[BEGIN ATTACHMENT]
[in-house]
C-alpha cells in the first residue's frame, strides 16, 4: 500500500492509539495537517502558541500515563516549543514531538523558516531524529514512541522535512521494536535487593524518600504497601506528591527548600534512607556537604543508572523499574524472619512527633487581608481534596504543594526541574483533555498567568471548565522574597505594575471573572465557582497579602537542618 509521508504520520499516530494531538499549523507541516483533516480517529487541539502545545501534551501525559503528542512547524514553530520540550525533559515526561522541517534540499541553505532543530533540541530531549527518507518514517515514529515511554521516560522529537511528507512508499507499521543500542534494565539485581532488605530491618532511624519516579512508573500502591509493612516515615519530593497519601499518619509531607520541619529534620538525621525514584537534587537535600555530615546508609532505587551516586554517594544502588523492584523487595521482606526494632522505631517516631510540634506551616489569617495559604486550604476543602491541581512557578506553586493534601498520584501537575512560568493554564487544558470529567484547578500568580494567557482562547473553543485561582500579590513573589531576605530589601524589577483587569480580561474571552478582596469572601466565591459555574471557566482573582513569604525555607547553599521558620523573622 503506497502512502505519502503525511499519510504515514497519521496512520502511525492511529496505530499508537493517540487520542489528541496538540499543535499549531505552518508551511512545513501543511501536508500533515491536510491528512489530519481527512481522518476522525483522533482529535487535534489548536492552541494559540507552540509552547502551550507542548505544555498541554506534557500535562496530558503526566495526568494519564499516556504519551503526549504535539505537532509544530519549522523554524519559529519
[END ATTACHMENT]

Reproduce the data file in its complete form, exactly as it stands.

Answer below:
[in-house]
C-alpha cells in the first residue's frame, strides 16, 4: 500500500492509539495537517502558541500515563516549543514531538523558516531524529514512541522535512521494536535487593524518600504497601506528591527548600534512607556537604543508572523499574524472619512527633487581608481534596504543594526541574483533555498567568471548565522574597505594575471573572465557582497579602537542618 509521508504520520499516530494531538499549523507541516483533516480517529487541539502545545501534551501525559503528542512547524514553530520540550525533559515526561522541517534540499541553505532543530533540541530531549527518507518514517515514529515511554521516560522529537511528507512508499507499521543500542534494565539485581532488605530491618532511624519516579512508573500502591509493612516515615519530593497519601499518619509531607520541619529534620538525621525514584537534587537535600555530615546508609532505587551516586554517594544502588523492584523487595521482606526494632522505631517516631510540634506551616489569617495559604486550604476543602491541581512557578506553586493534601498520584501537575512560568493554564487544558470529567484547578500568580494567557482562547473553543485561582500579590513573589531576605530589601524589577483587569480580561474571552478582596469572601466565591459555574471557566482573582513569604525555607547553599521558620523573622 503506497502512502505519502503525511499519510504515514497519521496512520502511525492511529496505530499508537493517540487520542489528541496538540499543535499549531505552518508551511512545513501543511501536508500533515491536510491528512489530519481527512481522518476522525483522533482529535487535534489548536492552541494559540507552540509552547502551550507542548505544555498541554506534557500535562496530558503526566495526568494519564499516556504519551503526549504535539505537532509544530519549522523554524519559529519